15 Comorbidity Training Many AOD clinicians report training is
Module 1 Many AOD clinicians report training is Concentrated on acute low prevalence disorders Focused on relationship building with Mental Health Services

16 PsyCheck Developed to Address Gaps
Module 1 Designed for AOD clinicians with little or no experience in mental health interventions But can still be used by experienced clinicians Focused on the disorders most commonly encountered in AOD Services Anxiety, depression, some somatic symptoms Offers a screening tool and articulated intervention Offers options for training and support through clinical supervision

17 PsyCheck Overview Module 1 Screening and intervention for anxiety and depression among AOD clients Brief screening 4 session intervention Youth modifications Extension material Accompanying resources PsyCheck Screening Tool PsyCheck Screening Tool User’s Guide PsyCheck Clinical Treatment Guidelines

18 PsyCheck Overview Comprehensive capacity building
Module 1 Comprehensive capacity building 4 module workshop Clinical supervision Part of a whole organisation approach to improving comorbidity services for our clients Managers resources (Implementation Guidelines) Clinical supervisors resources (Training and Clinical Supervision Guidelines)

19 PsyCheck Screening Tool
Module 1 PsyCheck Screening Tool scientifically validated A general mental health screen, including history of treatment A suicide/self harm risk assessment The Self Reporting Questionnaire (SRQ) World Health Organization instrument Assesses current symptoms of anxiety, depression and somatic disorders

20 PsyCheck Intervention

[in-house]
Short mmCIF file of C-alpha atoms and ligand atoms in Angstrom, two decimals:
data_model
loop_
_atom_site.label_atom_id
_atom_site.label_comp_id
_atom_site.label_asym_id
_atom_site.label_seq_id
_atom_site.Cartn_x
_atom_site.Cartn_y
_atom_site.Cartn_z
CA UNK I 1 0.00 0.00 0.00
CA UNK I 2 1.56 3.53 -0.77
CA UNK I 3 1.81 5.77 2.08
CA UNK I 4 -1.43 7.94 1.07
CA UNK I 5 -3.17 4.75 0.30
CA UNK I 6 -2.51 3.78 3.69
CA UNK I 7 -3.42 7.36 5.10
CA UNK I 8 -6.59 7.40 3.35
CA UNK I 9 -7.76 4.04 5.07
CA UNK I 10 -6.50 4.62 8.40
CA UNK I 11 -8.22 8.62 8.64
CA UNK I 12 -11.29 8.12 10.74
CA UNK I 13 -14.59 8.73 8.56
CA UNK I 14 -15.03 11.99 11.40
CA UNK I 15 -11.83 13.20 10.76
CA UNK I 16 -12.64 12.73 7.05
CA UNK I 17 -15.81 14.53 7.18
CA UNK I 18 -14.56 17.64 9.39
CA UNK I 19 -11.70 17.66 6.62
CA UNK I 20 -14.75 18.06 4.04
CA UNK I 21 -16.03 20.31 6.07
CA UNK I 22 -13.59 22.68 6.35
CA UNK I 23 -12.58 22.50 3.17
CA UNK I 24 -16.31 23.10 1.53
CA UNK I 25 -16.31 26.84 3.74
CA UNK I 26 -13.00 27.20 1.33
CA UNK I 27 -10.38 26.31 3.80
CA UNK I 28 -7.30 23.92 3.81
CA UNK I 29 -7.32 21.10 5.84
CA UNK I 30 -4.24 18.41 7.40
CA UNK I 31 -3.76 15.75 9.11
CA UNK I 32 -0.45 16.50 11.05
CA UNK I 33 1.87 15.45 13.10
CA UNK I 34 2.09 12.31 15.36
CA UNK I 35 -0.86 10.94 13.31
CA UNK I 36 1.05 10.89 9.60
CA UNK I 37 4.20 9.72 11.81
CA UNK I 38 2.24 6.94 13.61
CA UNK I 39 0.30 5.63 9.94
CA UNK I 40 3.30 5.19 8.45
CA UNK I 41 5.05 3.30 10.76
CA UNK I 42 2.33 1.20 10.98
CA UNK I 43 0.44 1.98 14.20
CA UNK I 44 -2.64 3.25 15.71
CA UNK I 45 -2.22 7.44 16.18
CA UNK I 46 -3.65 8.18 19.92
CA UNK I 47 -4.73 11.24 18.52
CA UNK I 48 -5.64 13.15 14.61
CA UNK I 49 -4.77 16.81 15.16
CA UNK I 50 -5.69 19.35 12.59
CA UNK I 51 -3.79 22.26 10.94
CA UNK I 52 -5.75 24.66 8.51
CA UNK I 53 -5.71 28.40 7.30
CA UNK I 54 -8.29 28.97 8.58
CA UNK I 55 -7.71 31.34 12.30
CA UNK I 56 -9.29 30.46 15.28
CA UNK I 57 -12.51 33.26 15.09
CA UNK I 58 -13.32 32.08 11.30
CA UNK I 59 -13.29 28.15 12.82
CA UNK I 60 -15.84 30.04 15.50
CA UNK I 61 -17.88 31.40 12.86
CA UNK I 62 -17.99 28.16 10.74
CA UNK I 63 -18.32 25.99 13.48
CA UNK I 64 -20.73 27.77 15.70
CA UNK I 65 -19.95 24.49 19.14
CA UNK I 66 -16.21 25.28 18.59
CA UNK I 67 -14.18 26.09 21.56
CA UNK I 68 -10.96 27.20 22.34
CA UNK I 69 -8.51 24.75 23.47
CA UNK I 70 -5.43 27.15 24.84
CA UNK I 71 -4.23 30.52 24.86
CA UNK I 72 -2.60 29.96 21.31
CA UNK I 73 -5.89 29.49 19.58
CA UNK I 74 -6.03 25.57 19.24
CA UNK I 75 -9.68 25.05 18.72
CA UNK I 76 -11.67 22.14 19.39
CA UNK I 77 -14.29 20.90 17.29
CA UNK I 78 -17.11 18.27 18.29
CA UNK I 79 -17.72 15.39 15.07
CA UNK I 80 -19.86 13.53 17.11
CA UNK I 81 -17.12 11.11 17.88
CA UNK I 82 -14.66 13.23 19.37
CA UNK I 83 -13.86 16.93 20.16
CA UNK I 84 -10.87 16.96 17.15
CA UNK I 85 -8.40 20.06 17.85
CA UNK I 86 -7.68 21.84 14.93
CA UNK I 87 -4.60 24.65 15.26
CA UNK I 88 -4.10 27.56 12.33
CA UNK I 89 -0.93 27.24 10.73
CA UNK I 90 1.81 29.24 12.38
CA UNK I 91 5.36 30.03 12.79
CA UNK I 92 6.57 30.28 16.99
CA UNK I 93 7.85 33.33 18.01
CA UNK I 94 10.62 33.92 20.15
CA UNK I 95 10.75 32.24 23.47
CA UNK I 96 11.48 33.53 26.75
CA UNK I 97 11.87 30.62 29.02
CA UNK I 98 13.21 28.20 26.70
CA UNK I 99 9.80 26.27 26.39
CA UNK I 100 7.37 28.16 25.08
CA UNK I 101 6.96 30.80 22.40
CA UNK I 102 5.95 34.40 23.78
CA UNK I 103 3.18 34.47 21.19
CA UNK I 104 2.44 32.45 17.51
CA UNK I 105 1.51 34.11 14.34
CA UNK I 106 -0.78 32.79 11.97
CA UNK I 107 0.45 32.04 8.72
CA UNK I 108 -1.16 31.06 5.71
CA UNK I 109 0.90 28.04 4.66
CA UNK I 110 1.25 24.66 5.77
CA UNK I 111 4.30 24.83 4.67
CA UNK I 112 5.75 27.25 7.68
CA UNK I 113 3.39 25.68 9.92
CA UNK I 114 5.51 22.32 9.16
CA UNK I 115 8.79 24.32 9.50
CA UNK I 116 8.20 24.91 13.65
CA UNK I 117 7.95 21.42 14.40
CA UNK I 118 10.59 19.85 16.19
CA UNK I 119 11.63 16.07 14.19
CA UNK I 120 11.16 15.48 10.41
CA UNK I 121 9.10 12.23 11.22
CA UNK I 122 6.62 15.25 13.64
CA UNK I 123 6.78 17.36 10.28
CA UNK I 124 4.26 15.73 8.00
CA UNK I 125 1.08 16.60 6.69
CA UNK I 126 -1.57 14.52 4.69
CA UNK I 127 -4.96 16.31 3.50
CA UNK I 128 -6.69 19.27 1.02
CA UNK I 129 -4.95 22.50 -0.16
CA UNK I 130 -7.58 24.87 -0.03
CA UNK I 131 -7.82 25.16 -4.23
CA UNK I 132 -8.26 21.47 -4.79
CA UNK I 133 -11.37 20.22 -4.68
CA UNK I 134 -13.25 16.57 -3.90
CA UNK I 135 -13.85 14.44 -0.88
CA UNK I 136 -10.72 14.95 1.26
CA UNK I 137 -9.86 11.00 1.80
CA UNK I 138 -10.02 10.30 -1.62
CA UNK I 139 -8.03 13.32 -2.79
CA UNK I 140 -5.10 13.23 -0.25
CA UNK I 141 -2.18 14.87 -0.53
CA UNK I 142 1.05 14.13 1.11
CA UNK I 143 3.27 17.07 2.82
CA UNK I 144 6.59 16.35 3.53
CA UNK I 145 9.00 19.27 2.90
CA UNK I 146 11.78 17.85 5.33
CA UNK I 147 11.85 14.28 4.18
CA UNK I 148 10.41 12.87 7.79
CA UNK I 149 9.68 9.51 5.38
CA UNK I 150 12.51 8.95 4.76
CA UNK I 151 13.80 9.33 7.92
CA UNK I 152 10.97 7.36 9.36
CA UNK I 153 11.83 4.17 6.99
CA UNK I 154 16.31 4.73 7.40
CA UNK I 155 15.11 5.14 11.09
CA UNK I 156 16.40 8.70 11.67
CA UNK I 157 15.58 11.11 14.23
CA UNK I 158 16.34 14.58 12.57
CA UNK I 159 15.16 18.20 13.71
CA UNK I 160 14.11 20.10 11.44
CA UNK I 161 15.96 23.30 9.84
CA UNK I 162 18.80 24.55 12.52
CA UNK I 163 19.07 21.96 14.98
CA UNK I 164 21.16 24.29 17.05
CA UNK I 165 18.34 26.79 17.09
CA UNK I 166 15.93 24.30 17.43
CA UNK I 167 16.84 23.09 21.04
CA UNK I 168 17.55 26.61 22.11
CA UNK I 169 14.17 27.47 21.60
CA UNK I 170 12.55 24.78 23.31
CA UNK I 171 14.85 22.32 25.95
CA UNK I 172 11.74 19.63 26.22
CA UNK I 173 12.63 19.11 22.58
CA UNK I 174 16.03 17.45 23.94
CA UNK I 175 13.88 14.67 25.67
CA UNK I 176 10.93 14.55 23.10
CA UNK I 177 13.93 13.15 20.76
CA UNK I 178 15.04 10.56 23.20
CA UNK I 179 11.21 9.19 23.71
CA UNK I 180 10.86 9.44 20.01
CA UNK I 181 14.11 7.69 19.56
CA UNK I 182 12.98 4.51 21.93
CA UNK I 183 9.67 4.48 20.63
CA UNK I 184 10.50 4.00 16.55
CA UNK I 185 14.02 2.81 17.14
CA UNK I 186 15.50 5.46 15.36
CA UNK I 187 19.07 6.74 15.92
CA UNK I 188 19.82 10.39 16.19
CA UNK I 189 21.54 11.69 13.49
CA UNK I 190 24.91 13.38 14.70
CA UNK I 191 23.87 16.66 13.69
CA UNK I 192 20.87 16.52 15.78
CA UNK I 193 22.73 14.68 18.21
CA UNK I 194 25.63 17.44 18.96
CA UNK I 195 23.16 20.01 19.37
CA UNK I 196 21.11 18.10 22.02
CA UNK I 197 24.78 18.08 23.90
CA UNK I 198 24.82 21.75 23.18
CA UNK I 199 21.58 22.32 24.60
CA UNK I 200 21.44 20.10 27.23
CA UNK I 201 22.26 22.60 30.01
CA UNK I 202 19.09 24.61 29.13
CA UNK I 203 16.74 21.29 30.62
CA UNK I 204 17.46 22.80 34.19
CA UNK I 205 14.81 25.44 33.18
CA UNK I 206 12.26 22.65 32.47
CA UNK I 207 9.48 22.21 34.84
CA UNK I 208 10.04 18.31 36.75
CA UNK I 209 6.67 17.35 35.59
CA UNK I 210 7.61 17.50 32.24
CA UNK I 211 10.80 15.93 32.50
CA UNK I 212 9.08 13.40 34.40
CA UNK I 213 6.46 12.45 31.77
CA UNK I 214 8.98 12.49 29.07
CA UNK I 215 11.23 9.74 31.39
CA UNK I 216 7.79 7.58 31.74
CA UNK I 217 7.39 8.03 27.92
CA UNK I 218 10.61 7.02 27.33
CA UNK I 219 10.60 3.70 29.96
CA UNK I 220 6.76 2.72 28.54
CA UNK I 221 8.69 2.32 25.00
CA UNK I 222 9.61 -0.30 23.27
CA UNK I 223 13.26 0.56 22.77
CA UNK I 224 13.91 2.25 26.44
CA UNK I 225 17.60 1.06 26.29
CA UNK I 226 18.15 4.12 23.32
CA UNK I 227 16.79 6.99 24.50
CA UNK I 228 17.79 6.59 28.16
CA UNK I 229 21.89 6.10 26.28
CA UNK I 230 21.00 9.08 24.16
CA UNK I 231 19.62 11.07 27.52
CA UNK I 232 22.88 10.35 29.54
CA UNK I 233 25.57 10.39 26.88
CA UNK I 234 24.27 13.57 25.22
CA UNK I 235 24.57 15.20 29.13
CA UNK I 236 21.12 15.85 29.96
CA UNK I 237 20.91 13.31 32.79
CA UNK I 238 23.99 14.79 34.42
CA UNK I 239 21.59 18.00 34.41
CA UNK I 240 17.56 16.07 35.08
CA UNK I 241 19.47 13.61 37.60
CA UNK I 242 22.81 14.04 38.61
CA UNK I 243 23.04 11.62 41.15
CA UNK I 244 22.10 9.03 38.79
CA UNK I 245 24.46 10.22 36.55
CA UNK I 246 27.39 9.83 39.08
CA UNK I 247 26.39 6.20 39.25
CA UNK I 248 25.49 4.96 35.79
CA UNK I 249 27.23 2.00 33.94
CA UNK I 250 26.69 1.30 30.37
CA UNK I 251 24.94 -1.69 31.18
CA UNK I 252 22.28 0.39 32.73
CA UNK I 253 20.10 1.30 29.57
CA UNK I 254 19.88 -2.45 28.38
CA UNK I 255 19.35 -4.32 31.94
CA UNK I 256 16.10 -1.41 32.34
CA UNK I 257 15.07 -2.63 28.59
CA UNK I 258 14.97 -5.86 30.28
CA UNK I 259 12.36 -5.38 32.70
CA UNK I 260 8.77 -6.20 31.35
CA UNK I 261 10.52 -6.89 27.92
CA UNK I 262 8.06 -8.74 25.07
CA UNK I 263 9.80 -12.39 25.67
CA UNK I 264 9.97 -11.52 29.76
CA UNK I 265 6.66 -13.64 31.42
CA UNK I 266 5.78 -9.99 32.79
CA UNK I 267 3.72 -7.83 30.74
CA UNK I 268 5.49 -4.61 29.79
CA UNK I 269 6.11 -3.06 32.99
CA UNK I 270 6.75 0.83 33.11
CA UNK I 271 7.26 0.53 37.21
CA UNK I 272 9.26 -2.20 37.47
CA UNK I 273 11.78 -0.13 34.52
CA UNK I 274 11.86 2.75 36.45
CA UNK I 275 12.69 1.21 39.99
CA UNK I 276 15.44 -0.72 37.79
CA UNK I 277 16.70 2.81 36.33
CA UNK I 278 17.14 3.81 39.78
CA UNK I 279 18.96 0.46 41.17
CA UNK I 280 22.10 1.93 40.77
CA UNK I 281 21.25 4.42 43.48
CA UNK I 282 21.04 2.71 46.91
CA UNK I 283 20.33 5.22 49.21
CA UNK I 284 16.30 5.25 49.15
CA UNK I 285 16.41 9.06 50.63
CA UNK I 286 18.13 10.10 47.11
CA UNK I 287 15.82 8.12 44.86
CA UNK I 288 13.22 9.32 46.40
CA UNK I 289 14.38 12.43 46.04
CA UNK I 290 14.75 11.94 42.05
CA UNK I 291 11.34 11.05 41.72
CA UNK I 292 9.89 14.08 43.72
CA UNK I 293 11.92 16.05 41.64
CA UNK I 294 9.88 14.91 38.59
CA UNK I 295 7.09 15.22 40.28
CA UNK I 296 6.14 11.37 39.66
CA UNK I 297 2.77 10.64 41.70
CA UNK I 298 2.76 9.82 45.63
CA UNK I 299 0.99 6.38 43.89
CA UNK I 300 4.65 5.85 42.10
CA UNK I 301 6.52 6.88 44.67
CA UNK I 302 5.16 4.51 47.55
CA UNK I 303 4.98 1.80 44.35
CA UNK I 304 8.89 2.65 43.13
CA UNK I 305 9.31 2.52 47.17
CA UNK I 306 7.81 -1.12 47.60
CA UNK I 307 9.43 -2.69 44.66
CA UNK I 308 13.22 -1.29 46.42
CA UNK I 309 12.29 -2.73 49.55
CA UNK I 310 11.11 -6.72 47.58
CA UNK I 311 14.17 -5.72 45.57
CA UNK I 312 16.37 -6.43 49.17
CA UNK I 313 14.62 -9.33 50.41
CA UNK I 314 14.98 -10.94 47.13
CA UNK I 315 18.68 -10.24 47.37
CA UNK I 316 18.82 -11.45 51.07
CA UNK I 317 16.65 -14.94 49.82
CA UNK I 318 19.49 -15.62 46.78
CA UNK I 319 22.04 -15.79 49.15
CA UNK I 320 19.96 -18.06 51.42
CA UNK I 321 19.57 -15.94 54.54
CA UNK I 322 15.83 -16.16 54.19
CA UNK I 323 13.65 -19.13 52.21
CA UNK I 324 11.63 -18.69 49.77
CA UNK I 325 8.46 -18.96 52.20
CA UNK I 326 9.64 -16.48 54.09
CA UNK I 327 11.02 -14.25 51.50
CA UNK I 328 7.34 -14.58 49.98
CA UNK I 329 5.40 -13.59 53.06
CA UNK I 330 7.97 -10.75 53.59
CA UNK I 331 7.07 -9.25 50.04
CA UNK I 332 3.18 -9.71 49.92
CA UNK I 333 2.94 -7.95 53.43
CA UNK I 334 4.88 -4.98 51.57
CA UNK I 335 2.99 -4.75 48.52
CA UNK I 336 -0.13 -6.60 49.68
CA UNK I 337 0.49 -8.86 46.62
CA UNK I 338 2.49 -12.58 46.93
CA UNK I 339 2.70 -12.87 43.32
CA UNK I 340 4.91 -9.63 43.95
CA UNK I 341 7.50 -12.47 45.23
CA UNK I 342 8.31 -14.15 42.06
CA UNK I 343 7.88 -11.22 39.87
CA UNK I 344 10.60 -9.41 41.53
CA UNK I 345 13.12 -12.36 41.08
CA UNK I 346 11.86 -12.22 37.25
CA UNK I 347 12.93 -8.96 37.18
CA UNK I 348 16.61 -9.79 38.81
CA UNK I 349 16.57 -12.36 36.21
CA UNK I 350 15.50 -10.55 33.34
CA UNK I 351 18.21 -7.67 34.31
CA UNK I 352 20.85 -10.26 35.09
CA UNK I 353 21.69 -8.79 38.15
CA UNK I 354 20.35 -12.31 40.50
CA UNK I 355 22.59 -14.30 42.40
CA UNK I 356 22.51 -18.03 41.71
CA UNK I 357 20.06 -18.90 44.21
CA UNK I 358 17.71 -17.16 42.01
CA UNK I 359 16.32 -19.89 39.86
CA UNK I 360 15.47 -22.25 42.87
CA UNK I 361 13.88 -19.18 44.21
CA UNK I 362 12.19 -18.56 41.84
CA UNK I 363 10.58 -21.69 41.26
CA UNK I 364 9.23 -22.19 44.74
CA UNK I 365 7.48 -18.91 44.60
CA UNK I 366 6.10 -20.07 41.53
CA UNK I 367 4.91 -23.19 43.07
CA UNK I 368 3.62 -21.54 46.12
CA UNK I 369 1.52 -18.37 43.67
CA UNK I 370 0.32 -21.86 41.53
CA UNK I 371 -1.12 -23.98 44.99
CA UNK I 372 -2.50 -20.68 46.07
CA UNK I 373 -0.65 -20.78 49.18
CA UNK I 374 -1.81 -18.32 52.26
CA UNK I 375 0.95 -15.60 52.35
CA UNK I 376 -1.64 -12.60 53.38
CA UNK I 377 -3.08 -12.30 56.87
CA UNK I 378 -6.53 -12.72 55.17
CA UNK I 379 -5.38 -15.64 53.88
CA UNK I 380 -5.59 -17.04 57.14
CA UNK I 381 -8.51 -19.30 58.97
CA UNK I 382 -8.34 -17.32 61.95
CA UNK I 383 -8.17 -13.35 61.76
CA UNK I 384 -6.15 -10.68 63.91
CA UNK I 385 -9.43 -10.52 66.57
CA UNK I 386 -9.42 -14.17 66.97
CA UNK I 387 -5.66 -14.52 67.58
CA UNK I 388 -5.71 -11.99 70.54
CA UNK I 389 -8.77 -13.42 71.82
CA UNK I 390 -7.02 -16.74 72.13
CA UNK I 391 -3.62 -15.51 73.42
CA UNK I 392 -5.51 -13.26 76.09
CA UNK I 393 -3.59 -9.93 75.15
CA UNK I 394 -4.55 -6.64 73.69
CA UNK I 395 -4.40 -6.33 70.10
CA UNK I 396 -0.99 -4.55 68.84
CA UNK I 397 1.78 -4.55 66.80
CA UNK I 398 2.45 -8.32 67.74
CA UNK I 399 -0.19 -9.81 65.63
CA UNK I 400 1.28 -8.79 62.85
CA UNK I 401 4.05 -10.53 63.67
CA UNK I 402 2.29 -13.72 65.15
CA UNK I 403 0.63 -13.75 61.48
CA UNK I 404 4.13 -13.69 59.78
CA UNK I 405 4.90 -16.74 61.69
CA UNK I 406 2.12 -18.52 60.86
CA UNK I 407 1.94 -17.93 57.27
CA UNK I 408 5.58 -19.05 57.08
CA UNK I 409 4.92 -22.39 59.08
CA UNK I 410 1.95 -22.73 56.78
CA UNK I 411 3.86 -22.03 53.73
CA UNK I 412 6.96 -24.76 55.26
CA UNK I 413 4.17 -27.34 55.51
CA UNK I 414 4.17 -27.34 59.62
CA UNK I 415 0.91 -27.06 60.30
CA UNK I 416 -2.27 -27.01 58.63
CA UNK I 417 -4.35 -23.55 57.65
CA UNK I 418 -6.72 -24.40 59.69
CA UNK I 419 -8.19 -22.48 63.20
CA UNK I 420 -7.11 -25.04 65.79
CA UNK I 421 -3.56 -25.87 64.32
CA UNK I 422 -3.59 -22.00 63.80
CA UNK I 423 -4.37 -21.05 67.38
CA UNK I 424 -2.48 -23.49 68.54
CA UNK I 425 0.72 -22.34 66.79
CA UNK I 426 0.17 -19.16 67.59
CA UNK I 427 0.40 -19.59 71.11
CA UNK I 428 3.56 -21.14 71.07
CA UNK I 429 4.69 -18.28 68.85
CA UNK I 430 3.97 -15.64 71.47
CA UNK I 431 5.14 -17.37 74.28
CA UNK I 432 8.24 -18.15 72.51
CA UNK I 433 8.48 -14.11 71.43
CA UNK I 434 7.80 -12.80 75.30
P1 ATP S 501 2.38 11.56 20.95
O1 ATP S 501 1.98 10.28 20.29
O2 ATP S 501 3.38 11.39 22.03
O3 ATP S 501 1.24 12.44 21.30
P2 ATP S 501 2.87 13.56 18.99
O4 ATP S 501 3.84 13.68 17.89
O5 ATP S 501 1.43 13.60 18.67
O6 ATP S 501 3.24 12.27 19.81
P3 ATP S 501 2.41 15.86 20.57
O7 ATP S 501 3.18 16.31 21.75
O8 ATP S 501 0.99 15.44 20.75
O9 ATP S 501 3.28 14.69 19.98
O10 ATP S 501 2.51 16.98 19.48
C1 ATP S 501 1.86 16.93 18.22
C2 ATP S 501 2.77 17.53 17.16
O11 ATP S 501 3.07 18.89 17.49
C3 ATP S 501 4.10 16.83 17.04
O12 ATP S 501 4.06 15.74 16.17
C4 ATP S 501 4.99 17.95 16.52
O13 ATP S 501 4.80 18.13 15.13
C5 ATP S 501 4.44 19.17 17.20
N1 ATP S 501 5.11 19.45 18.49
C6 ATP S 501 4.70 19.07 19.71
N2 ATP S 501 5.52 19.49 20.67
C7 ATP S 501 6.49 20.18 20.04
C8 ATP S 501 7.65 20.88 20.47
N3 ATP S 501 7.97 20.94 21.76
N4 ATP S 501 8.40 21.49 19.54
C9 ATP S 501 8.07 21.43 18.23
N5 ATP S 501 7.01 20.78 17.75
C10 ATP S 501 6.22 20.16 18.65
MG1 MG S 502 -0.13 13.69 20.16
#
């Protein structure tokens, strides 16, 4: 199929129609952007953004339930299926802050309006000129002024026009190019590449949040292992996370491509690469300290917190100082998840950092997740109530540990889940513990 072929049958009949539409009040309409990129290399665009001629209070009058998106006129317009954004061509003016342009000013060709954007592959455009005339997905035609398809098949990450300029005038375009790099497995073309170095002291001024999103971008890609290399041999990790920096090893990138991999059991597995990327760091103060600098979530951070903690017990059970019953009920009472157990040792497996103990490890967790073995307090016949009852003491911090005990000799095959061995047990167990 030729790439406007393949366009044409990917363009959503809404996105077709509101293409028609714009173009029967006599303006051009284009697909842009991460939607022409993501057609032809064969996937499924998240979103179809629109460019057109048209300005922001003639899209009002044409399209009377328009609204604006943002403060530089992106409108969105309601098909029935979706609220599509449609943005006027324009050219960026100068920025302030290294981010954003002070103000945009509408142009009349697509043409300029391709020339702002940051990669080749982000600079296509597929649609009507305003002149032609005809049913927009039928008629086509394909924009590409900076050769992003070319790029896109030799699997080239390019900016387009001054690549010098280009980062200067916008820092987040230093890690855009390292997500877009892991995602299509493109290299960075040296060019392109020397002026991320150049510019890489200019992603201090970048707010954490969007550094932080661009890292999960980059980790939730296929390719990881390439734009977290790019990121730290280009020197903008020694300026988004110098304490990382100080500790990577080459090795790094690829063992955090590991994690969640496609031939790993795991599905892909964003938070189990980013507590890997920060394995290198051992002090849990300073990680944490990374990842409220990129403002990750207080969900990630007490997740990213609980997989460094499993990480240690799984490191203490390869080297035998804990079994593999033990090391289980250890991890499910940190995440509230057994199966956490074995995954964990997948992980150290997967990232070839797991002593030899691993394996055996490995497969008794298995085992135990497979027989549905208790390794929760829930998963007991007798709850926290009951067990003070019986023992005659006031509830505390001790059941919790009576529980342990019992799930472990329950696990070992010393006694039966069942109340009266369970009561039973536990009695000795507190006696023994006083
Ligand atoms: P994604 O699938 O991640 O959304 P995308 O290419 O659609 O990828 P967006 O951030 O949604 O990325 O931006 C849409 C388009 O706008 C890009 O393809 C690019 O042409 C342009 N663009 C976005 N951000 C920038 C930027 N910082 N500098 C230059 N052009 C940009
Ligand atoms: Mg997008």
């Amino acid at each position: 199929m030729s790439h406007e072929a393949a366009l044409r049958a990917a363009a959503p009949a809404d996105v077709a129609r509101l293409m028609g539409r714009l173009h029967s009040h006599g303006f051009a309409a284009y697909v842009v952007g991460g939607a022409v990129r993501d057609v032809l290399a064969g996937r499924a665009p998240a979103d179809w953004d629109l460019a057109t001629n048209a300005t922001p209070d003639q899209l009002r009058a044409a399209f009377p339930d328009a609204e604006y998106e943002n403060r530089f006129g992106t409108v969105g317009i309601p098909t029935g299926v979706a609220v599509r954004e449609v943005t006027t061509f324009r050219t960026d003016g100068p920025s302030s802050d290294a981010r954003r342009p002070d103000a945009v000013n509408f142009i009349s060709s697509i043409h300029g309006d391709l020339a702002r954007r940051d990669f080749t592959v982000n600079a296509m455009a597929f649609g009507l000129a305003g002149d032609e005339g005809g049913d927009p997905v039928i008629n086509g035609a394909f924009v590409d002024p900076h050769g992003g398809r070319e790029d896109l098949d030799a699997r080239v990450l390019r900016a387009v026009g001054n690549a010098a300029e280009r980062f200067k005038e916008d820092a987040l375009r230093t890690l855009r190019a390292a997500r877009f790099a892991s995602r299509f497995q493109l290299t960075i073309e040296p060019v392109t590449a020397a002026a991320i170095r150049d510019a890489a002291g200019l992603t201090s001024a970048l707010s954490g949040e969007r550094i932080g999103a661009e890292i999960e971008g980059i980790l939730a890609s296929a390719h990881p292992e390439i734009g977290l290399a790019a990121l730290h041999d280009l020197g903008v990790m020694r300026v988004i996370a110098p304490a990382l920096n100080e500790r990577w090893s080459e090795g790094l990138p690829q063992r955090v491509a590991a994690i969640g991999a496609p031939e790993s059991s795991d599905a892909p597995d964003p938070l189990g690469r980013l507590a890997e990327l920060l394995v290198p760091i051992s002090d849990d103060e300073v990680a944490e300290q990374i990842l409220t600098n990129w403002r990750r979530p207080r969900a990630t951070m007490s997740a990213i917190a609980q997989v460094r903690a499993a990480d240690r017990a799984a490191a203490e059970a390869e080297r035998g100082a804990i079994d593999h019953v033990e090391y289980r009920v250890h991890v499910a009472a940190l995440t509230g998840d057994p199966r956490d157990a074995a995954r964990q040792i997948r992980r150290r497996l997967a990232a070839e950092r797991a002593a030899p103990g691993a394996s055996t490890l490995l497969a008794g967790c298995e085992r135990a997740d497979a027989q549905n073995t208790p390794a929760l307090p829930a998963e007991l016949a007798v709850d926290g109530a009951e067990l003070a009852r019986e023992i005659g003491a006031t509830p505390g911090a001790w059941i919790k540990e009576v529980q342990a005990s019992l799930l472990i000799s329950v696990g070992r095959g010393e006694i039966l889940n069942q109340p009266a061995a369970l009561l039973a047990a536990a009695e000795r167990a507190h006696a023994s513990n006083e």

Module 1 Evidence based: drawn from empirically supported treatment Intervention is designed to be integrated into routine AOD practice CBT principles used in both AOD and mental health Best practice in both sectors Easily integrated Easily manualised Focus on scientist-practitioner approach Hypothesis testing Reflective practice

21 Psychometric Properties
Module 1 120 newly engaged AOD clients PsyCheck Screening Tool compared to General Health Questionnaire (GHQ) Both compared to a diagnostic instrument (CIDI) Results SRQ superior to GHQ in predicting anxiety and depressive disorder Cut-off identified that indicates presence of disorder General mental health screen good indicator of psychosis

22 Negotiating the PsyCheck User’s Guide
Module 1 About the PsyCheck Screening Tool Statistical properties Decision tree Administration and scoring General mental health screen Suicide risk/self harm assessment Self Reporting Questionnaire PsyCheck Screening Tool Sample contingency plan

23 Administering the Screening Tool
Module 1 Designed for routine screening (all clients) Administer the whole SRQ Other parts only if information not already collected Suicidality monitored over time Suicide assessment a framework not a checklist Clinical judgement is required Assess risk of harm to others in same way

24 Exercise 3: Celebrity Squares
Module 1 Work in groups of 3 Select a celebrity square One person plays the celebrity 2 clinicians assist each other in administering the PsyCheck Screening Tool Group Discussion

25 Interpreting the PsyCheck Screening Tool
Module 1 Intervention or further assessment is required if The client reaches 5 or more on the SRQ The client is at risk of suicide/self-harm The client has a mental health history Consider Readiness to change Current symptoms